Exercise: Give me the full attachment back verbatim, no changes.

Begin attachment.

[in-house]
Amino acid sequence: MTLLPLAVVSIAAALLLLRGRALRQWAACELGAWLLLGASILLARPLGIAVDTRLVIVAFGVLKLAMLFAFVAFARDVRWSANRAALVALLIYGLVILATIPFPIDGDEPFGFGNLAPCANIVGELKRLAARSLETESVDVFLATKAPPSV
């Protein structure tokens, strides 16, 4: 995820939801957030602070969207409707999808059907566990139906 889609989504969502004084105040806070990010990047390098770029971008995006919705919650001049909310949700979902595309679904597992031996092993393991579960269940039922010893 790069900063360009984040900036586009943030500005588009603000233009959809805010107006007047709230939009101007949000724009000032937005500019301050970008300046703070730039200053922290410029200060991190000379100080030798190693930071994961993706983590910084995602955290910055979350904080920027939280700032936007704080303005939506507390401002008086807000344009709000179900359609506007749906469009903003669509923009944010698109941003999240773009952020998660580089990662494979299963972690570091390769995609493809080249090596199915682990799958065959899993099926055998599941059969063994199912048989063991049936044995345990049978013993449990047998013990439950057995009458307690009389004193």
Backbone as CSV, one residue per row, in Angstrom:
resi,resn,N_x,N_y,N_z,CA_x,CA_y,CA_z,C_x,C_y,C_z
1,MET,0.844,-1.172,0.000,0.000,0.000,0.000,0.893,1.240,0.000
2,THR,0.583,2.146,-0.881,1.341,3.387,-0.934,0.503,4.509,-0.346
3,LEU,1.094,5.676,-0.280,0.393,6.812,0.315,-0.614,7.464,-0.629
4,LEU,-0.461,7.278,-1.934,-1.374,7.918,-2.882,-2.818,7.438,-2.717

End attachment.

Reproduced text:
[in-house]
Amino acid sequence: MTLLPLAVVSIAAALLLLRGRALRQWAACELGAWLLLGASILLARPLGIAVDTRLVIVAFGVLKLAMLFAFVAFARDVRWSANRAALVALLIYGLVILATIPFPIDGDEPFGFGNLAPCANIVGELKRLAARSLETESVDVFLATKAPPSV
């Protein structure tokens, strides 16, 4: 995820939801957030602070969207409707999808059907566990139906 889609989504969502004084105040806070990010990047390098770029971008995006919705919650001049909310949700979902595309679904597992031996092993393991579960269940039922010893 790069900063360009984040900036586009943030500005588009603000233009959809805010107006007047709230939009101007949000724009000032937005500019301050970008300046703070730039200053922290410029200060991190000379100080030798190693930071994961993706983590910084995602955290910055979350904080920027939280700032936007704080303005939506507390401002008086807000344009709000179900359609506007749906469009903003669509923009944010698109941003999240773009952020998660580089990662494979299963972690570091390769995609493809080249090596199915682990799958065959899993099926055998599941059969063994199912048989063991049936044995345990049978013993449990047998013990439950057995009458307690009389004193």
Backbone as CSV, one residue per row, in Angstrom:
resi,resn,N_x,N_y,N_z,CA_x,CA_y,CA_z,C_x,C_y,C_z
1,MET,0.844,-1.172,0.000,0.000,0.000,0.000,0.893,1.240,0.000
2,THR,0.583,2.146,-0.881,1.341,3.387,-0.934,0.503,4.509,-0.346
3,LEU,1.094,5.676,-0.280,0.393,6.812,0.315,-0.614,7.464,-0.629
4,LEU,-0.461,7.278,-1.934,-1.374,7.918,-2.882,-2.818,7.438,-2.717